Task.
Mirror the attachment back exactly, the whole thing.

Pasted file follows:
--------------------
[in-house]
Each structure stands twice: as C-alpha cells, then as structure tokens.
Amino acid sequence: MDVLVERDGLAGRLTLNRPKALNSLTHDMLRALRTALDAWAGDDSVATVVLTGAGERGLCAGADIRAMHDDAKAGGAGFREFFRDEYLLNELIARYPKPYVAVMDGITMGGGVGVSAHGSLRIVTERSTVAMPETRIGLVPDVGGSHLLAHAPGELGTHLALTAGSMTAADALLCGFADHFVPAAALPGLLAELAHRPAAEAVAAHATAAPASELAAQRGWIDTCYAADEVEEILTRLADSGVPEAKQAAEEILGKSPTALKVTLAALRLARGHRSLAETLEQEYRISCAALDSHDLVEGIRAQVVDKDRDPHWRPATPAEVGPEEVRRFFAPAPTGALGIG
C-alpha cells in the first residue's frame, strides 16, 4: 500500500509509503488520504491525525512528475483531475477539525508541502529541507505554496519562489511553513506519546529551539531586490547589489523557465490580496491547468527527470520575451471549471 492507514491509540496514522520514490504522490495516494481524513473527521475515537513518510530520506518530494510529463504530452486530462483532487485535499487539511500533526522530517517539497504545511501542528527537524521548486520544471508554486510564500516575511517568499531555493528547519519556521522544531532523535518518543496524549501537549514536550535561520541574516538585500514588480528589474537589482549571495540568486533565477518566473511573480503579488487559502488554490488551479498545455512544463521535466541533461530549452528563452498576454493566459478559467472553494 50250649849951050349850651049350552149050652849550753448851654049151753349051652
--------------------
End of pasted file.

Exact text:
[in-house]
Each structure stands twice: as C-alpha cells, then as structure tokens.
Amino acid sequence: MDVLVERDGLAGRLTLNRPKALNSLTHDMLRALRTALDAWAGDDSVATVVLTGAGERGLCAGADIRAMHDDAKAGGAGFREFFRDEYLLNELIARYPKPYVAVMDGITMGGGVGVSAHGSLRIVTERSTVAMPETRIGLVPDVGGSHLLAHAPGELGTHLALTAGSMTAADALLCGFADHFVPAAALPGLLAELAHRPAAEAVAAHATAAPASELAAQRGWIDTCYAADEVEEILTRLADSGVPEAKQAAEEILGKSPTALKVTLAALRLARGHRSLAETLEQEYRISCAALDSHDLVEGIRAQVVDKDRDPHWRPATPAEVGPEEVRRFFAPAPTGALGIG
C-alpha cells in the first residue's frame, strides 16, 4: 500500500509509503488520504491525525512528475483531475477539525508541502529541507505554496519562489511553513506519546529551539531586490547589489523557465490580496491547468527527470520575451471549471 492507514491509540496514522520514490504522490495516494481524513473527521475515537513518510530520506518530494510529463504530452486530462483532487485535499487539511500533526522530517517539497504545511501542528527537524521548486520544471508554486510564500516575511517568499531555493528547519519556521522544531532523535518518543496524549501537549514536550535561520541574516538585500514588480528589474537589482549571495540568486533565477518566473511573480503579488487559502488554490488551479498545455512544463521535466541533461530549452528563452498576454493566459478559467472553494 50250649849951050349850651049350552149050652849550753448851654049151753349051652